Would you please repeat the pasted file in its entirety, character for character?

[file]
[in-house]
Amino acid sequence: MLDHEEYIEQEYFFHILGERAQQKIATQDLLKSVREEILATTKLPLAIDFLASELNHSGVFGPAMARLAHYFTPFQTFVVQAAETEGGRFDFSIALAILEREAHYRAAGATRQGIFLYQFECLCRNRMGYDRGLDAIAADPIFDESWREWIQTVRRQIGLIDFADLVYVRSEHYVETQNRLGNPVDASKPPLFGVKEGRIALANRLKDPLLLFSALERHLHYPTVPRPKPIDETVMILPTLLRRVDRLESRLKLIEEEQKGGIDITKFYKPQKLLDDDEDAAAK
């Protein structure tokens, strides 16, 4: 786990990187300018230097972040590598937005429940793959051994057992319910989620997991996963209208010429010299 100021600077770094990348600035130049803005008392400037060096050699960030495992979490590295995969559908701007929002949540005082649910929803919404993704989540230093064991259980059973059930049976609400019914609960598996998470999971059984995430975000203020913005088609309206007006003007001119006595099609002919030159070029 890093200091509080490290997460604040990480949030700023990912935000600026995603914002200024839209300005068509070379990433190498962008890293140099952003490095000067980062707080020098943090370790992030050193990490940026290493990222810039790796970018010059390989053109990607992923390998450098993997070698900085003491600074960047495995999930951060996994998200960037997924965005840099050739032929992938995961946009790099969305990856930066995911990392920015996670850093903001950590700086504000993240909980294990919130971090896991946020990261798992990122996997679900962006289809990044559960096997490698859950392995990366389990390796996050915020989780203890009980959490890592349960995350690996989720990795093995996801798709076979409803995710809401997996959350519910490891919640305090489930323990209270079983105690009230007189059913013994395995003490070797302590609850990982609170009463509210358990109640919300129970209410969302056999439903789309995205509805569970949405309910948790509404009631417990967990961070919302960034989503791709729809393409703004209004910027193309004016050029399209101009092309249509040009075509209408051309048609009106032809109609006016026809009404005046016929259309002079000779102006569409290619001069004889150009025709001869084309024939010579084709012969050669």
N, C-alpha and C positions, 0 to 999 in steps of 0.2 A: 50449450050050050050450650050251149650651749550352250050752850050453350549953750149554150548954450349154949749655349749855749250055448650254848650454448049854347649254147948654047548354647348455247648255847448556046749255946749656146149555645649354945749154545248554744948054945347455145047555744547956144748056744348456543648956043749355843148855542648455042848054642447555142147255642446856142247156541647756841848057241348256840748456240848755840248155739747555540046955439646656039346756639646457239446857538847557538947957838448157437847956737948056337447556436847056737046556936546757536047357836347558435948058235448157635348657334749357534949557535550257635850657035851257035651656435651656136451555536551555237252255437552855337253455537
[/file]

[in-house]
Amino acid sequence: MLDHEEYIEQEYFFHILGERAQQKIATQDLLKSVREEILATTKLPLAIDFLASELNHSGVFGPAMARLAHYFTPFQTFVVQAAETEGGRFDFSIALAILEREAHYRAAGATRQGIFLYQFECLCRNRMGYDRGLDAIAADPIFDESWREWIQTVRRQIGLIDFADLVYVRSEHYVETQNRLGNPVDASKPPLFGVKEGRIALANRLKDPLLLFSALERHLHYPTVPRPKPIDETVMILPTLLRRVDRLESRLKLIEEEQKGGIDITKFYKPQKLLDDDEDAAAK
């Protein structure tokens, strides 16, 4: 786990990187300018230097972040590598937005429940793959051994057992319910989620997991996963209208010429010299 100021600077770094990348600035130049803005008392400037060096050699960030495992979490590295995969559908701007929002949540005082649910929803919404993704989540230093064991259980059973059930049976609400019914609960598996998470999971059984995430975000203020913005088609309206007006003007001119006595099609002919030159070029 890093200091509080490290997460604040990480949030700023990912935000600026995603914002200024839209300005068509070379990433190498962008890293140099952003490095000067980062707080020098943090370790992030050193990490940026290493990222810039790796970018010059390989053109990607992923390998450098993997070698900085003491600074960047495995999930951060996994998200960037997924965005840099050739032929992938995961946009790099969305990856930066995911990392920015996670850093903001950590700086504000993240909980294990919130971090896991946020990261798992990122996997679900962006289809990044559960096997490698859950392995990366389990390796996050915020989780203890009980959490890592349960995350690996989720990795093995996801798709076979409803995710809401997996959350519910490891919640305090489930323990209270079983105690009230007189059913013994395995003490070797302590609850990982609170009463509210358990109640919300129970209410969302056999439903789309995205509805569970949405309910948790509404009631417990967990961070919302960034989503791709729809393409703004209004910027193309004016050029399209101009092309249509040009075509209408051309048609009106032809109609006016026809009404005046016929259309002079000779102006569409290619001069004889150009025709001869084309024939010579084709012969050669």
N, C-alpha and C positions, 0 to 999 in steps of 0.2 A: 50449450050050050050450650050251149650651749550352250050752850050453350549953750149554150548954450349154949749655349749855749250055448650254848650454448049854347649254147948654047548354647348455247648255847448556046749255946749656146149555645649354945749154545248554744948054945347455145047555744547956144748056744348456543648956043749355843148855542648455042848054642447555142147255642446856142247156541647756841848057241348256840748456240848755840248155739747555540046955439646656039346756639646457239446857538847557538947957838448157437847956737948056337447556436847056737046556936546757536047357836347558435948058235448157635348657334749357534949557535550257635850657035851257035651656435651656136451555536551555237252255437552855337253455537